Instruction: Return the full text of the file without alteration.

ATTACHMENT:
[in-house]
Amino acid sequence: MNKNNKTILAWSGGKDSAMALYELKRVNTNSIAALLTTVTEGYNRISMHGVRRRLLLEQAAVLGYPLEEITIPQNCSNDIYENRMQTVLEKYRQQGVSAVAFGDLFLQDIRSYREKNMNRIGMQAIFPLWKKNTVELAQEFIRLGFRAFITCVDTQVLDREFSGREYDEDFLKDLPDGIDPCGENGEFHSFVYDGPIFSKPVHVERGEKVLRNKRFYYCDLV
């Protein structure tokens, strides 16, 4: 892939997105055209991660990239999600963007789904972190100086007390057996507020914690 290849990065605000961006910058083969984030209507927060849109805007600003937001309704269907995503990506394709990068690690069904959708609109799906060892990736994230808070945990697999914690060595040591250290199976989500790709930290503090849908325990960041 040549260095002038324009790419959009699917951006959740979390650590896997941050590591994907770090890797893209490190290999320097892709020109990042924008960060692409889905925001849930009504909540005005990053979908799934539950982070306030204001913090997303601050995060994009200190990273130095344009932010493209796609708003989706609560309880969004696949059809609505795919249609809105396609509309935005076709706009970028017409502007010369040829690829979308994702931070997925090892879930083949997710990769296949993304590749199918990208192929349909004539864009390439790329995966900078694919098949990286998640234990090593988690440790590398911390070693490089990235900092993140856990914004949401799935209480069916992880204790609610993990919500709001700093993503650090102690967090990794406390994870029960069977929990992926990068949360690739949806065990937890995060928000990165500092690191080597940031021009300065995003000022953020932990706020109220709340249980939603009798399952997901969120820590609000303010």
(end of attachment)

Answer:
[in-house]
Amino acid sequence: MNKNNKTILAWSGGKDSAMALYELKRVNTNSIAALLTTVTEGYNRISMHGVRRRLLLEQAAVLGYPLEEITIPQNCSNDIYENRMQTVLEKYRQQGVSAVAFGDLFLQDIRSYREKNMNRIGMQAIFPLWKKNTVELAQEFIRLGFRAFITCVDTQVLDREFSGREYDEDFLKDLPDGIDPCGENGEFHSFVYDGPIFSKPVHVERGEKVLRNKRFYYCDLV
């Protein structure tokens, strides 16, 4: 892939997105055209991660990239999600963007789904972190100086007390057996507020914690 290849990065605000961006910058083969984030209507927060849109805007600003937001309704269907995503990506394709990068690690069904959708609109799906060892990736994230808070945990697999914690060595040591250290199976989500790709930290503090849908325990960041 040549260095002038324009790419959009699917951006959740979390650590896997941050590591994907770090890797893209490190290999320097892709020109990042924008960060692409889905925001849930009504909540005005990053979908799934539950982070306030204001913090997303601050995060994009200190990273130095344009932010493209796609708003989706609560309880969004696949059809609505795919249609809105396609509309935005076709706009970028017409502007010369040829690829979308994702931070997925090892879930083949997710990769296949993304590749199918990208192929349909004539864009390439790329995966900078694919098949990286998640234990090593988690440790590398911390070693490089990235900092993140856990914004949401799935209480069916992880204790609610993990919500709001700093993503650090102690967090990794406390994870029960069977929990992926990068949360690739949806065990937890995060928000990165500092690191080597940031021009300065995003000022953020932990706020109220709340249980939603009798399952997901969120820590609000303010």